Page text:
• The window element now offers a accelerated attribute; when true, the hardware layer manager is permitted to accelerate the window.
  • The stack element now supports the bottom and right attributes.
  • Events are now fired during toolbox customization, allowing you to detect changes to toolbars.
  • The alternatingbackground attribute for tree elements is no longer supported; you can use the :-moz-tree-row pseudo-class instead.
  • The Bookmarks Toolbar overflow button with anonid chevronPopup is no longer anonymous; it has an ID of "PlacesChevron".
  • The tabs element now has a tabbox property, replacing the old _tabbox property, which has been deprecated (and was never documented).
  • XUL window elements now have the drawintitlebar attribute; if this is true, the window's content area includes the title bar, allowing drawing into the title bar.
  • New TabPinned and TabUnpinned events are available, allowing you to detect when tabs are pinned and unpinned.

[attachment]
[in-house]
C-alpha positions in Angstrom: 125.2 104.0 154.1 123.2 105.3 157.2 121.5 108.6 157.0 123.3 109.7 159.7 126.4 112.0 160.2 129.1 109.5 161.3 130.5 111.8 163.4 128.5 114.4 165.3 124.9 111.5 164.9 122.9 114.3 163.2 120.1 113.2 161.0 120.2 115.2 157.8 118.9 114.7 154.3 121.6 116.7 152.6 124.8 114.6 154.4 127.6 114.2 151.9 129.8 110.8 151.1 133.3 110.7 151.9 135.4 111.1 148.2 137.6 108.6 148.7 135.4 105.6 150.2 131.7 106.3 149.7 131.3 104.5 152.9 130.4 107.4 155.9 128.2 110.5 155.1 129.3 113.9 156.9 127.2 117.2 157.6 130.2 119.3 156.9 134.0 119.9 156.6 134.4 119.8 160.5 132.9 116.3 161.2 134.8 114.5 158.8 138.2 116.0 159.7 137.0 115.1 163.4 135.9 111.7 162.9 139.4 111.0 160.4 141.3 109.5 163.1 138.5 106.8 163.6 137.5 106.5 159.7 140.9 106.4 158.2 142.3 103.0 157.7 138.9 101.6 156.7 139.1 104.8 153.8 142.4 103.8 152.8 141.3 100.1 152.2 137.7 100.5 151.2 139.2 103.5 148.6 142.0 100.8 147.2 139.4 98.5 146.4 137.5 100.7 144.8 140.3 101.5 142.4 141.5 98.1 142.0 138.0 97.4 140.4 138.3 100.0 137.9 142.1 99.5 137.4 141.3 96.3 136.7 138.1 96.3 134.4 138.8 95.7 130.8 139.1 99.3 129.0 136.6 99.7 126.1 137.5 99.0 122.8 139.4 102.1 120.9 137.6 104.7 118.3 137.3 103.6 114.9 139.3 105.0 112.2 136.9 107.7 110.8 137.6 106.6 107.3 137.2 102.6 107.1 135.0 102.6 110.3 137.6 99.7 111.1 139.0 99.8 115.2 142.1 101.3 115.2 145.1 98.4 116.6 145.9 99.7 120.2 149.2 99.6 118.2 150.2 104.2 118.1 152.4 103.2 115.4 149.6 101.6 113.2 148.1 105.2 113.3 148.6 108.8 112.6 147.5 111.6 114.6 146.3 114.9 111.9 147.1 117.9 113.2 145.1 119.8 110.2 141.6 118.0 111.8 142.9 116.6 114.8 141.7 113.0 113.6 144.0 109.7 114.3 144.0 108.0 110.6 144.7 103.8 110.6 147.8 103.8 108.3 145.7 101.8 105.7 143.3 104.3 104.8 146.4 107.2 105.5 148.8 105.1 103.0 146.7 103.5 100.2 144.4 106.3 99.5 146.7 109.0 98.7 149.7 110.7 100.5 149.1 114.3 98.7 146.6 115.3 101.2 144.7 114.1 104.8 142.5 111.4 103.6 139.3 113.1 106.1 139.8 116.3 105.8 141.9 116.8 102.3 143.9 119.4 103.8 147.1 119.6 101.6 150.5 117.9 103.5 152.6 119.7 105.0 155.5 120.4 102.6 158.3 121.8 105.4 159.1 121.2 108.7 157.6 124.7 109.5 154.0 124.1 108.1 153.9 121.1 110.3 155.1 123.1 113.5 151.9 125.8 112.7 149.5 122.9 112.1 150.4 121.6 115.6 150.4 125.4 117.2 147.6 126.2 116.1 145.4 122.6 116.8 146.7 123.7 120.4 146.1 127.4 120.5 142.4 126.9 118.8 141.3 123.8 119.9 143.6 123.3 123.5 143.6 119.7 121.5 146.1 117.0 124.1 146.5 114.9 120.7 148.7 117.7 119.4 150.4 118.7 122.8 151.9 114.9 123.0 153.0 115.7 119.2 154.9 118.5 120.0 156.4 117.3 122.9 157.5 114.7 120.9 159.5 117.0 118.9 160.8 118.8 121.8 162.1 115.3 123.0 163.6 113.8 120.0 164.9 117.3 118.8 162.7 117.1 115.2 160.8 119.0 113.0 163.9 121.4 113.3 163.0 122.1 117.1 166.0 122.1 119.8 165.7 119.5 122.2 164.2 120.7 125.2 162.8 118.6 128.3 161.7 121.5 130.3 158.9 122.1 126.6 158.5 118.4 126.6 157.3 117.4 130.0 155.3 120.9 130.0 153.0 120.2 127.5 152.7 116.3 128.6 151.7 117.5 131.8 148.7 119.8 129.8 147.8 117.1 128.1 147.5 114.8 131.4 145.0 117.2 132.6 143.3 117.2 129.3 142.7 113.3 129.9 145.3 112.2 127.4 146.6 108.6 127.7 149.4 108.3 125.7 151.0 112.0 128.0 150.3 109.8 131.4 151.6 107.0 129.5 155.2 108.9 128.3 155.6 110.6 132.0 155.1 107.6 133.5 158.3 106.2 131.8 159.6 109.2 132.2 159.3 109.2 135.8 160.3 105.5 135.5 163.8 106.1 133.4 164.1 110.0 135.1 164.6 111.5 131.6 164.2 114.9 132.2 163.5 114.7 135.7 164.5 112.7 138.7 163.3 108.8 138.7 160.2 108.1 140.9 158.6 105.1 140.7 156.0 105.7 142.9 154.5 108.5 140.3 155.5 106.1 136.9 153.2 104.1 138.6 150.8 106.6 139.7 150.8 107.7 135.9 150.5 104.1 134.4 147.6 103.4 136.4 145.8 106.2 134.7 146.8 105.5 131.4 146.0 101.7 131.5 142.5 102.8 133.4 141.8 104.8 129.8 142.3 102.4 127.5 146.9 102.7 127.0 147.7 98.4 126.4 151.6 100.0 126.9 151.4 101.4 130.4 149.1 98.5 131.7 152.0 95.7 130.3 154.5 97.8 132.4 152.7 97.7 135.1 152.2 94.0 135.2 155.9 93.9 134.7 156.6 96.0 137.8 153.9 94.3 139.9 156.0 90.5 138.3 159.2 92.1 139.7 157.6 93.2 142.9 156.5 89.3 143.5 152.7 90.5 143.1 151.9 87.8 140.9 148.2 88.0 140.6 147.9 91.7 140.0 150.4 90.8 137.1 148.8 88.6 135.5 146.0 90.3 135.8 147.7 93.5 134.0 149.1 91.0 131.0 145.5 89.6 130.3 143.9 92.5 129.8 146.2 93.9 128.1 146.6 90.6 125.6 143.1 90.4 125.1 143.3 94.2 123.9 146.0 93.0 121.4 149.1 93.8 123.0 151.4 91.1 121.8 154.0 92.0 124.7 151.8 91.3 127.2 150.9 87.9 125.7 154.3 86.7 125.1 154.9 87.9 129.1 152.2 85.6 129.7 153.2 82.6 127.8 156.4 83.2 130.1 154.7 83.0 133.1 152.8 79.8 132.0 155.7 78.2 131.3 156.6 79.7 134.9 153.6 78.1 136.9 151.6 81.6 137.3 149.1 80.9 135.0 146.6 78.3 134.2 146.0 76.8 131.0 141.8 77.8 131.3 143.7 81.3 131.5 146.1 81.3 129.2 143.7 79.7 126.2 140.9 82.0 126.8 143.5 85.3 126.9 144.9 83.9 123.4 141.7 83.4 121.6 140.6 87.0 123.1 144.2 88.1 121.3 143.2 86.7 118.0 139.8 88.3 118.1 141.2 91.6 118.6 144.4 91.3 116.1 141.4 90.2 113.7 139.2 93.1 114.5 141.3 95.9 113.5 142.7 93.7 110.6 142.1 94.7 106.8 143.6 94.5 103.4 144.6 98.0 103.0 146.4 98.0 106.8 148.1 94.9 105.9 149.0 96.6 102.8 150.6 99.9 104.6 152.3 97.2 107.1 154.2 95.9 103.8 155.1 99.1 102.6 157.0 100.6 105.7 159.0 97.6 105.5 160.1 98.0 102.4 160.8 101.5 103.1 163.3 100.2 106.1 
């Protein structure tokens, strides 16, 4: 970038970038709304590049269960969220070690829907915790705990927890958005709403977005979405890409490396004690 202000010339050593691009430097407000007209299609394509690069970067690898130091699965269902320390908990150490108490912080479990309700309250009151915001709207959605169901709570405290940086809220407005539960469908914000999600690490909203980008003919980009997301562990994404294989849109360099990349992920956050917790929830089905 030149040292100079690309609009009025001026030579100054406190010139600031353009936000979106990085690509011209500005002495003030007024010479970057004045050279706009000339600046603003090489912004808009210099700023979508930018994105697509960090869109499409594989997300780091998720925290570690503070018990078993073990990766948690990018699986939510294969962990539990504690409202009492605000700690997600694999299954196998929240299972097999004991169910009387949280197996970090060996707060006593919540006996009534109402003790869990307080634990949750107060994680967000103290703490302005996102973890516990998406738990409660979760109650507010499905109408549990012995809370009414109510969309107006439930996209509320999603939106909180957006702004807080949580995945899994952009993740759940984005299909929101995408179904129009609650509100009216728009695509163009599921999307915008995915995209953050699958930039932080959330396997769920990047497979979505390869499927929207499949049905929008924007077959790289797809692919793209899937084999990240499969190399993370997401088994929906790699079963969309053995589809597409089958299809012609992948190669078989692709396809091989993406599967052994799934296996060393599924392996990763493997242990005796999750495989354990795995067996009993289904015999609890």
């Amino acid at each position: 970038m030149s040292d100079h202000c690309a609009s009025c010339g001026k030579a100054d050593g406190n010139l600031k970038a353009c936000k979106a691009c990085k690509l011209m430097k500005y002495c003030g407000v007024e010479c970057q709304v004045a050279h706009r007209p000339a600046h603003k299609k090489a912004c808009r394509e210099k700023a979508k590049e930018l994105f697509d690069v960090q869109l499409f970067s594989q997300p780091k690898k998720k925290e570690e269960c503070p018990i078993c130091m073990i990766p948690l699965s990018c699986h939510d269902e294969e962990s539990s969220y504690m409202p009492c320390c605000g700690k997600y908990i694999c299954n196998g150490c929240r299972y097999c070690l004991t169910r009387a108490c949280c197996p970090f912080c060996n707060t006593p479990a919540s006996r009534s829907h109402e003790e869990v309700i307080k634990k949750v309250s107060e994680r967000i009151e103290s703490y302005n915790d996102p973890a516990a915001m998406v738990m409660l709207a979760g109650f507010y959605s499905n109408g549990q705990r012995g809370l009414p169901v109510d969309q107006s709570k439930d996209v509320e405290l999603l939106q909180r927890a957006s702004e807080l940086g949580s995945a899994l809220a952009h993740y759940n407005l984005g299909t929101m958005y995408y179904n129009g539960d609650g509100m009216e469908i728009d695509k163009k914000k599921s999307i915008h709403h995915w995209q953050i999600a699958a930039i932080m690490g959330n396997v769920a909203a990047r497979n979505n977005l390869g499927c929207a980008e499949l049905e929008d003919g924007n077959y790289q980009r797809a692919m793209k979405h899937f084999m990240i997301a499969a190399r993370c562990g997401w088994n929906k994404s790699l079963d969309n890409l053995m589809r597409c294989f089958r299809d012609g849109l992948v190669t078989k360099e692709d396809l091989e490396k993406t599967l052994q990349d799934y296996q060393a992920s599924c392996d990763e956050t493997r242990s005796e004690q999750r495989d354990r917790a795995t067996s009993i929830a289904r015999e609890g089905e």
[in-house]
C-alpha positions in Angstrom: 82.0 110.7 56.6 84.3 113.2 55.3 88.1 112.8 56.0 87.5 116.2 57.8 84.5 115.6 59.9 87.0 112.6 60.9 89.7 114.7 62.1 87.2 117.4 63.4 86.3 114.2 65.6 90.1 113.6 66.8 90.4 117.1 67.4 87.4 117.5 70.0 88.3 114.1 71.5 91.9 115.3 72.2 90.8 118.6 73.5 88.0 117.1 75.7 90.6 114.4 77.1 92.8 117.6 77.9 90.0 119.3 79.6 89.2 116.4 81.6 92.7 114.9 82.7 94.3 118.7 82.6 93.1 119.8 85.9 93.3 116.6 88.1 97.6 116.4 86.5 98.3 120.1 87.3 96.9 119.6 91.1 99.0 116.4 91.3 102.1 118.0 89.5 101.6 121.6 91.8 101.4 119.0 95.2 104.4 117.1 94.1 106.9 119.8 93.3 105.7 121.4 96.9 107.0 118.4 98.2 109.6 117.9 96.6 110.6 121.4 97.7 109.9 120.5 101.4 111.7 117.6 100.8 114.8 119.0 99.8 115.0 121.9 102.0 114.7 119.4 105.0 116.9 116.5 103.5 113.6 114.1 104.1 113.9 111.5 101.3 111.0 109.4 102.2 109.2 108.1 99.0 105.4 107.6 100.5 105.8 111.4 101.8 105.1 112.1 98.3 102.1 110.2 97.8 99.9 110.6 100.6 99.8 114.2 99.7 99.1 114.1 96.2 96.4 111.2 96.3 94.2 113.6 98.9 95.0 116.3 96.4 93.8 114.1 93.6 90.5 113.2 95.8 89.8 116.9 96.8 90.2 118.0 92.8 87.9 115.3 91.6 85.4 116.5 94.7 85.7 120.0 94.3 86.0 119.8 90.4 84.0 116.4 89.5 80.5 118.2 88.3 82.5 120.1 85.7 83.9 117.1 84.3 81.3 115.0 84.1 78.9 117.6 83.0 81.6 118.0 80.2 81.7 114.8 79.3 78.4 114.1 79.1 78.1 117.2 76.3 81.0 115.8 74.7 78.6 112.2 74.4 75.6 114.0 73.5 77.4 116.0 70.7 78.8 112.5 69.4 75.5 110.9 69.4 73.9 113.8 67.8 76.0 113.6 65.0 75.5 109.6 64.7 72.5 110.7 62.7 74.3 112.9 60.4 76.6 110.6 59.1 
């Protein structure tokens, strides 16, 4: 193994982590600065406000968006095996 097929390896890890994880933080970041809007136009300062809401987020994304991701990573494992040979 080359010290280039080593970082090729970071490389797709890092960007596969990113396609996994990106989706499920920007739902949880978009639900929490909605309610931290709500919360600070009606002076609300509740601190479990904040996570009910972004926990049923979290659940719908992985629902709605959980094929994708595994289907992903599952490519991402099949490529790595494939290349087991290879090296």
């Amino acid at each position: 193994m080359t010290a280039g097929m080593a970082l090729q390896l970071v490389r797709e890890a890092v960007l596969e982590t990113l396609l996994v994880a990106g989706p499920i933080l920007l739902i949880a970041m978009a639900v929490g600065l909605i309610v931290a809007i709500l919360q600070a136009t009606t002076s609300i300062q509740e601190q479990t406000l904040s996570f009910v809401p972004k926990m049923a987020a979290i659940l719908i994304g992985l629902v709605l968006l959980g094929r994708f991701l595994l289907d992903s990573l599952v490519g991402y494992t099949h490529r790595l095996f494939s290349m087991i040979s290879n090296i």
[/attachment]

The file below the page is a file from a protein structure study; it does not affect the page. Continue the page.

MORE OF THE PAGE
• The new TabAttrModified event is sent when a tab's label, crop, busy, image, or selected attributes change.
  • tab elements now have a pinned attribute, letting you determine whether or not a tab is currently pinned.
  • The setDirectionIndicator class on tree elements hasn't done anything for some time now; now it's not used at all anymore.
  • The window element now has a chromemargin attribute that lets you set the margin between chrome and content on each side of a window; you can use this to draw into the title bar, for example.
  • The window element now has a disablechrome attribute; this is used to hide most of the chrome in a window when it's being used to display in-browser UI, such as about:addons.
  • The window element now has a disablefastfind attribute, which lets you disable the find bar in a window when the content doesn't support it. This is used, for example, by the add-ons panel.
  • Toolbars can now be external to toolboxes, while still being considered a member of the toolbox, by setting the toolboxid property of the toolbar. Also, the toolbox element now has a externalToolbars property, which lists all the toolbars that are considered members of the toolbox.